Organisations need efficiency and about 80% of the time it has served us really well, said Dr Jason Fox, motivation strategy & design expert, and author of the new book ‘How to Lead a Quest: A handbook for pioneering executives’
According to Fox, efficiency comes from the ability to recognise patterns, and as humans we are very good at codifying this information so that we can create cognitive shortcuts in the future.
The issue is that one would think with all these efficiencies we would have more time for more thorough thinking, more curiosity, more empathy, and the challenging of assumptions.
“There is this wonderful book by Daniel Kahneman called Thinking: Fast and Slow which talks about the dichotomy between fast thinking (that relies on the defaults that are established), and slower, more thorough thinking (that’s much more curious and challenging of assumptions),” said Dr Fox.
“One would think we have more time for the latter if we have our efficiency set up right, but what’s happening in businesses, particular in larger more mature organisations, is that they are becoming cursed with efficiency.”
Consequently, when senior leaders often get together to think about strategy, everyone is so busy that there is a really tight agenda, there are items that need to be decided, nobody has done any pre-thinking, and everyone is just getting by from “winging it”.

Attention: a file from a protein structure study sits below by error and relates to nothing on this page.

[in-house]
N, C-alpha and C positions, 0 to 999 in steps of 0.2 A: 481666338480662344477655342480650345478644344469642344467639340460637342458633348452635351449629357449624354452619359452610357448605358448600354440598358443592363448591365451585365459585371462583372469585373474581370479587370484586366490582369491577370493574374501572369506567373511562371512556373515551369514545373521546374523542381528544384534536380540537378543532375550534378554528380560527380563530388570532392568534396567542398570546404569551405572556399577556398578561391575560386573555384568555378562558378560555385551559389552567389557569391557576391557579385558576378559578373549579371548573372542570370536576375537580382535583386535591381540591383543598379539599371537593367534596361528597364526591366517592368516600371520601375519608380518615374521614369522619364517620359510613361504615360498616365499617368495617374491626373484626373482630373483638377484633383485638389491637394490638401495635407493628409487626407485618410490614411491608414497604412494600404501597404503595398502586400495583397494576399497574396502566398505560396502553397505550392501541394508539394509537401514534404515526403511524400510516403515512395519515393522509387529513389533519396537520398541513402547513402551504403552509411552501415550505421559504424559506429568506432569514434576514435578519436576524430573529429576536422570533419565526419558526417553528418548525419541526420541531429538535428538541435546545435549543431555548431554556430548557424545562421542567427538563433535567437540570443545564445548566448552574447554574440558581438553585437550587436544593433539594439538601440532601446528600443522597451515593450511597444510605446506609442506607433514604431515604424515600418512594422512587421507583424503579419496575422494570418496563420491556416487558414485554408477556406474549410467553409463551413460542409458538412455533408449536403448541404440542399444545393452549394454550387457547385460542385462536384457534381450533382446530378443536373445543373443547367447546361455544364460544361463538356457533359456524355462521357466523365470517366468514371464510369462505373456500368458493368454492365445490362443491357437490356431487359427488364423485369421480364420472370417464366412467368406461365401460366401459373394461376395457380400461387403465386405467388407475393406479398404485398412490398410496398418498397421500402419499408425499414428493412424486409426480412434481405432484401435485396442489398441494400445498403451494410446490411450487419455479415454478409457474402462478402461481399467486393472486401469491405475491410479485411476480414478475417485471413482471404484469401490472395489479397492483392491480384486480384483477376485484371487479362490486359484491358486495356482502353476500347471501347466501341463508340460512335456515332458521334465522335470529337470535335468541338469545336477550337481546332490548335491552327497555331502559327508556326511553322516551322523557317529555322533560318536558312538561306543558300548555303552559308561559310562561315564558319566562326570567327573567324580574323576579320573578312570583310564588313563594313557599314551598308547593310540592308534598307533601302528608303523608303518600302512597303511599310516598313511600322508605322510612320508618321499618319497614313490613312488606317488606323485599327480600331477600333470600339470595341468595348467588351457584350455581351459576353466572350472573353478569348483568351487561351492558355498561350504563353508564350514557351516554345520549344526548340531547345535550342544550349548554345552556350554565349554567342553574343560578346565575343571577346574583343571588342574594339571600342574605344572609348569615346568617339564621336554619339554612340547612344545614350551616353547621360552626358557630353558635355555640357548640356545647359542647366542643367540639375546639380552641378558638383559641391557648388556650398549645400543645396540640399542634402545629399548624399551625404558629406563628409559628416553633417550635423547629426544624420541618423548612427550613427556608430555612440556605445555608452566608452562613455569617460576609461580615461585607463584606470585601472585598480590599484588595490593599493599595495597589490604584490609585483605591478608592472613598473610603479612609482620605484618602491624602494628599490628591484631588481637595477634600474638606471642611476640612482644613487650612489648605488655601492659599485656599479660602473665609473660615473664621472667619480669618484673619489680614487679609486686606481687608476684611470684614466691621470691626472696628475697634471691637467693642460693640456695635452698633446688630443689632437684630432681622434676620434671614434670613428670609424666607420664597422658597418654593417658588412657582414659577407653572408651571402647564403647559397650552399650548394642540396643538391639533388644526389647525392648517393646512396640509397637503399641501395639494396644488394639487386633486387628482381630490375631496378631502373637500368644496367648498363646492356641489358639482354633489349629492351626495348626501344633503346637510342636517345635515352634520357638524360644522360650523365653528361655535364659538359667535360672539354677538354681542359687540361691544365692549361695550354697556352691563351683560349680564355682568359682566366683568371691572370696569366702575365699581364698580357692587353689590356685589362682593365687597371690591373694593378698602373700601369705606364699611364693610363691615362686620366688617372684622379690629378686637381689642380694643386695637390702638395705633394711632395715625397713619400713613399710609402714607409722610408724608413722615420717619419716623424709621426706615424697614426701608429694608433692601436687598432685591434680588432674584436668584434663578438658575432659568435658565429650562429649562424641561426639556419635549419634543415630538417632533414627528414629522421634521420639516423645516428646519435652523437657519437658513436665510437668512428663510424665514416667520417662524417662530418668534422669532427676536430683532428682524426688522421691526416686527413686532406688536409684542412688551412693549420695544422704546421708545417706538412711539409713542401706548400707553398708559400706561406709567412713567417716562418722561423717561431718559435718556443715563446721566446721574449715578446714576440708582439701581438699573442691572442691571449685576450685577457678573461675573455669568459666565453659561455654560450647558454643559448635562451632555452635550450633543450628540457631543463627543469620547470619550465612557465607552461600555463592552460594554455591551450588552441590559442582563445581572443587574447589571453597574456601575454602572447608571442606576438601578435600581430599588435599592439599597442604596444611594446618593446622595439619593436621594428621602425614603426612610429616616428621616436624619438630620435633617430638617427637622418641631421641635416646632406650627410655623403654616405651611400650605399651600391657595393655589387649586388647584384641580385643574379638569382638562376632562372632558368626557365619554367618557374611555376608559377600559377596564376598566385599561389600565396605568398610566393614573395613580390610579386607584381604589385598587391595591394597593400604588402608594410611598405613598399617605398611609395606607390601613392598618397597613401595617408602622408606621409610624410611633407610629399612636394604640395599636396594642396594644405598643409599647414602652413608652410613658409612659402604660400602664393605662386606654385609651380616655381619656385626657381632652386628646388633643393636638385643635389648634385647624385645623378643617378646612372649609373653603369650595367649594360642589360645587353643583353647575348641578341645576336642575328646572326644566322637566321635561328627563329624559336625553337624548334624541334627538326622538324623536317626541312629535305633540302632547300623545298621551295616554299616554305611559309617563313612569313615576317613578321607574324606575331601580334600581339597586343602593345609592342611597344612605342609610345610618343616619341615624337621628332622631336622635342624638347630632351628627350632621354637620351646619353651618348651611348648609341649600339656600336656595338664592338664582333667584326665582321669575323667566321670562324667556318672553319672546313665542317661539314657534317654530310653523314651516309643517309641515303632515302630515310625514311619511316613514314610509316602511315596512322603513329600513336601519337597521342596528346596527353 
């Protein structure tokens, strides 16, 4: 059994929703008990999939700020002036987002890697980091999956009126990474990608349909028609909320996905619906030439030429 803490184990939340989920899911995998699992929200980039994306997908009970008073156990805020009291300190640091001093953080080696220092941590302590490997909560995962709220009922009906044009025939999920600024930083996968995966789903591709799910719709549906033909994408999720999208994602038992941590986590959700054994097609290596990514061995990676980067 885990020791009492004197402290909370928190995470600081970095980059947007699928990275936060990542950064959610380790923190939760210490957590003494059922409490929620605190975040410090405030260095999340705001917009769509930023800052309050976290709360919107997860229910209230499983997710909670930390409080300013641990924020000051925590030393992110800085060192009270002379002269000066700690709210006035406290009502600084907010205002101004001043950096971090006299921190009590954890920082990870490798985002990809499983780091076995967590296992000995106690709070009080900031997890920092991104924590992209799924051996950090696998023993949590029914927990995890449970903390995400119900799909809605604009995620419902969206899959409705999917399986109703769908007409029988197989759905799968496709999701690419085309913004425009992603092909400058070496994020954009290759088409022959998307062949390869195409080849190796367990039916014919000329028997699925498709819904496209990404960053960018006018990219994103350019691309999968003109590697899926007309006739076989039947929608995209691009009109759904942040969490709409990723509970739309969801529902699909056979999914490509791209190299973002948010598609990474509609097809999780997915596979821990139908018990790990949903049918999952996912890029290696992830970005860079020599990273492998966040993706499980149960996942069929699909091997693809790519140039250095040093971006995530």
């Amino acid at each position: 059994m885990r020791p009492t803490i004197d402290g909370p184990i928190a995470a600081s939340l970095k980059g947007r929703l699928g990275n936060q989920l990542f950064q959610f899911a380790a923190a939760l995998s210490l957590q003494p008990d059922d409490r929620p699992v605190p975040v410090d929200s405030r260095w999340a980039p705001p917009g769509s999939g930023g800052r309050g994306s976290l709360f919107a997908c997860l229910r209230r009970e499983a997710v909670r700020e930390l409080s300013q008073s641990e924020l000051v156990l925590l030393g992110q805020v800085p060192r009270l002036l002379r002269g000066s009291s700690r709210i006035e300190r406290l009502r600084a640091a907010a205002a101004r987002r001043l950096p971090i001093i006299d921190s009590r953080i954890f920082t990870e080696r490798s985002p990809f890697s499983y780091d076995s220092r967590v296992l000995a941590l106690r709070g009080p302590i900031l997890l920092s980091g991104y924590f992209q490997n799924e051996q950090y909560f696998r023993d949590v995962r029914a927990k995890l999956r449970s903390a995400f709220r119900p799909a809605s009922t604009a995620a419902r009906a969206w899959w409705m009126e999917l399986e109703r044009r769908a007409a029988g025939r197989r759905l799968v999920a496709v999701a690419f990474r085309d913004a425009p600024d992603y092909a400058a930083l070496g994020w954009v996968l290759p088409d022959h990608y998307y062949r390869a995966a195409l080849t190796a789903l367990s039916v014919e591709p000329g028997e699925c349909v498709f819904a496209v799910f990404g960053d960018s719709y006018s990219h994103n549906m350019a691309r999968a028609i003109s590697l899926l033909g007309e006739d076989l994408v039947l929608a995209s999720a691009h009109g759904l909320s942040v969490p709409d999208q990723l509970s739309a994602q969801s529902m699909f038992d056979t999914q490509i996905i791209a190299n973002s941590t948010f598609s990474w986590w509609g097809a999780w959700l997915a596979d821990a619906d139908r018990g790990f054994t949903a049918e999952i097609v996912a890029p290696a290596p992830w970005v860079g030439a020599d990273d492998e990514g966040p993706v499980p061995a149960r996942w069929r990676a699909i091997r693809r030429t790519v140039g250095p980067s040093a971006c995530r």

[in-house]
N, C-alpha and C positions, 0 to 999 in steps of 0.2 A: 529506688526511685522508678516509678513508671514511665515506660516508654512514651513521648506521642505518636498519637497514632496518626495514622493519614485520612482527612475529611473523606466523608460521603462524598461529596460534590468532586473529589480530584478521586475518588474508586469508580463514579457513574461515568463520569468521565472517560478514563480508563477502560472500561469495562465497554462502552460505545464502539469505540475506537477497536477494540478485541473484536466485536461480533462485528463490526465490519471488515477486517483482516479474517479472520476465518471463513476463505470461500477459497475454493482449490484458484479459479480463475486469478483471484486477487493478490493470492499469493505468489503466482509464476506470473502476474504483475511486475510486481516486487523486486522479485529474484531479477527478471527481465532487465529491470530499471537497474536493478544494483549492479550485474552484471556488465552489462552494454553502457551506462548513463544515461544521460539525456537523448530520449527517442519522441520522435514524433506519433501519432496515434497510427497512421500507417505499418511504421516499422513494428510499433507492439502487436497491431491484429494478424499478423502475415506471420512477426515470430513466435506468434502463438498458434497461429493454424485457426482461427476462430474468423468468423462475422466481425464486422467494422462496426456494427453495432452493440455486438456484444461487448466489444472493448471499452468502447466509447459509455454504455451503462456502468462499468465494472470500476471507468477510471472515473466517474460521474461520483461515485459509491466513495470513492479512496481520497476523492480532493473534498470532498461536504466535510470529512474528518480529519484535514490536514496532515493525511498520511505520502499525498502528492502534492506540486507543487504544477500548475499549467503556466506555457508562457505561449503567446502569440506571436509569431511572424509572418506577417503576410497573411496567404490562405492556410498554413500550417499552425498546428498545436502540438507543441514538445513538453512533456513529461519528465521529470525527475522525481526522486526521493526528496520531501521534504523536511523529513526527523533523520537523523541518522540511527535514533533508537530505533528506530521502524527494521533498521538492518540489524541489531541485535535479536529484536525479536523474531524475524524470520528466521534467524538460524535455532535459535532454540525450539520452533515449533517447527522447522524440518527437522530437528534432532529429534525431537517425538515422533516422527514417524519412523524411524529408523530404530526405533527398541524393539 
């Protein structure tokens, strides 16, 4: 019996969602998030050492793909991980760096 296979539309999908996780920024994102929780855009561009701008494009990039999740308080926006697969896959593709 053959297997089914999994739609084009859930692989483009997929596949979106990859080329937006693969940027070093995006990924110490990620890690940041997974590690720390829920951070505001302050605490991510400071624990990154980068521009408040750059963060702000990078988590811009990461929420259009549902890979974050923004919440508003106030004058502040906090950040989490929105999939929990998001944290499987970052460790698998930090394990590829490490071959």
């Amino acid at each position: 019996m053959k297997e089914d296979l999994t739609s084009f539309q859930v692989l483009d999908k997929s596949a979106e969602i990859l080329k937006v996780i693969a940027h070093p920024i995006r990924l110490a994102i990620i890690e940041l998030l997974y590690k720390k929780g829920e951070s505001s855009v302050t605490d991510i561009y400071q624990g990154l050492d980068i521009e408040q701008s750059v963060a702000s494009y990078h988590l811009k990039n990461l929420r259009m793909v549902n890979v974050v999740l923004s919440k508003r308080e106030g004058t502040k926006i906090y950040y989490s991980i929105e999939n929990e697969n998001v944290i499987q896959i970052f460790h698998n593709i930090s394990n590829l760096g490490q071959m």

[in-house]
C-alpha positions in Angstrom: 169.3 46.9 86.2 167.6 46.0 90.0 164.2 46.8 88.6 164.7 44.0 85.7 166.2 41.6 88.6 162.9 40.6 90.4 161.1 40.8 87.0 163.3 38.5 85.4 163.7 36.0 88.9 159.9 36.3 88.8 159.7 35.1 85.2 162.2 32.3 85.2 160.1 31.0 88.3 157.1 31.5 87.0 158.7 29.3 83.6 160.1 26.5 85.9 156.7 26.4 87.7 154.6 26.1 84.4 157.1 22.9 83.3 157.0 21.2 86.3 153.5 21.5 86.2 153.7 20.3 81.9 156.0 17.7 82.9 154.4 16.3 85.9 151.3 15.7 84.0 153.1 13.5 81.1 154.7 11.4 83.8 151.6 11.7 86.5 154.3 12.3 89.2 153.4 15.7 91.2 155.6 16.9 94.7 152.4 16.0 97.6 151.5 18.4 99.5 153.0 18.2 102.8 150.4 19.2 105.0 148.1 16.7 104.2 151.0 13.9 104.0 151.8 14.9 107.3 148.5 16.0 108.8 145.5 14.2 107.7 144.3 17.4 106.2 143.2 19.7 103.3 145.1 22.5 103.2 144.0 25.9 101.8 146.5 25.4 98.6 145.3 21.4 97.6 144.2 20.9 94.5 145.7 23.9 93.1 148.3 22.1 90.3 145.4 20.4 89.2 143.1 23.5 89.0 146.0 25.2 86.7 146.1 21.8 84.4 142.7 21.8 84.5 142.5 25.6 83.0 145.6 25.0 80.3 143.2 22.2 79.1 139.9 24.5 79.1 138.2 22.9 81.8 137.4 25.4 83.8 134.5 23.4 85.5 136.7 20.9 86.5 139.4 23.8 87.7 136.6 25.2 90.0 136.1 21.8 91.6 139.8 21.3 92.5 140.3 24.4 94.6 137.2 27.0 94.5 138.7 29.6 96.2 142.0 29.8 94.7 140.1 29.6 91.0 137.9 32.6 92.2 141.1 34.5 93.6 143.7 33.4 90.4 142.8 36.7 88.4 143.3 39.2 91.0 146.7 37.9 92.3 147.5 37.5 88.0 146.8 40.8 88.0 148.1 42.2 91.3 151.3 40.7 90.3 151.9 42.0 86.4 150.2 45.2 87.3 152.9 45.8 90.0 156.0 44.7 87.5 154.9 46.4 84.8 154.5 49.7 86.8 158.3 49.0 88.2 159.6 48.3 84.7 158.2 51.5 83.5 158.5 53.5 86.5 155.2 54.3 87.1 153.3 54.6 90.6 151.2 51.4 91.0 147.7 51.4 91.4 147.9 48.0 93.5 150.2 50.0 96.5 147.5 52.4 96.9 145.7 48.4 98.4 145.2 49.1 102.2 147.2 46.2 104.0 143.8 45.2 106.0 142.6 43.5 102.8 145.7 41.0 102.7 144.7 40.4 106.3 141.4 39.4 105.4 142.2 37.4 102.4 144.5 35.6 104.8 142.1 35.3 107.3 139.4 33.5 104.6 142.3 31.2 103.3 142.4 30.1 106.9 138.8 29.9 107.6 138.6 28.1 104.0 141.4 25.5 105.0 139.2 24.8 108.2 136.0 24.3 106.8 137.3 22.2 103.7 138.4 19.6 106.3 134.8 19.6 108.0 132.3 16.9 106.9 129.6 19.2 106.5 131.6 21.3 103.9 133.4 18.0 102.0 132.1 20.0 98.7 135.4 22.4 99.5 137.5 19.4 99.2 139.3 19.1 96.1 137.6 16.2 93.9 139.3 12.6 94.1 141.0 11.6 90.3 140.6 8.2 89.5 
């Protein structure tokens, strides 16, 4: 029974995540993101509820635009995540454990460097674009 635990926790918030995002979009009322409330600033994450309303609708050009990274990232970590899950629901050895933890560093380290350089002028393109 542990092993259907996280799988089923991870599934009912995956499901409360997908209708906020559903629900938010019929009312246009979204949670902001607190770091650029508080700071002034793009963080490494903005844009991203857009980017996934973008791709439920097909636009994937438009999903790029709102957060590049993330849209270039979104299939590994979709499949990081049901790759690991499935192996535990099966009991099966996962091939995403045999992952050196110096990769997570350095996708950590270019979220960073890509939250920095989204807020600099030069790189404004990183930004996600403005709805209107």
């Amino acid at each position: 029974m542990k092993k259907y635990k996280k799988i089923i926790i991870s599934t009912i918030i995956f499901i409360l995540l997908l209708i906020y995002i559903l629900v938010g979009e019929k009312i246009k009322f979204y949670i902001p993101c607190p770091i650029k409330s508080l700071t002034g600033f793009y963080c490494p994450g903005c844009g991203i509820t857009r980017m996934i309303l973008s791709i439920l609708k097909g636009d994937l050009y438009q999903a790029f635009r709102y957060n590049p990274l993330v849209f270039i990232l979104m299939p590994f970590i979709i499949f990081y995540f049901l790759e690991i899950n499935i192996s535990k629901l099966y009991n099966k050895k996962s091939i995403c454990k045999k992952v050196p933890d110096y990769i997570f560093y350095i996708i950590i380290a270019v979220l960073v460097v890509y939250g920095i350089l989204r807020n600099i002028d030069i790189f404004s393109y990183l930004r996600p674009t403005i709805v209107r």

“When we are doing strategy well we need to decide the things that we want to stop doing so we can say yes to new things,” said Dr Fox.
“People avoid that tension by looking at the clock and saying ‘come on guys, let’s get back on track’ and then before you know it everybody has just defaulted to the most familiar and comfortable option that maximises harmony.”
Therefore, at the end of the day we are staring at a set of goals that looks eerily similar to last year’s goals, and calling it “good strategy”, he said.
“This is the same thing that happens when organisations lose touch with their customers. Nobody seeks to become irrelevant but we find ourselves facing irrelevance when we become too busy for meaningful progress.
“The pathway to irrelevance is littered with reasonable decisions. These are safe and prudent decisions where you have got past precedent that suggests this is a reasonable path of action.
“It’s really easy to lock ourselves into a safe cycle of default thinking that is much more efficient, than to pioneer, be curious and to explore, and that is why efficiency is killing business.”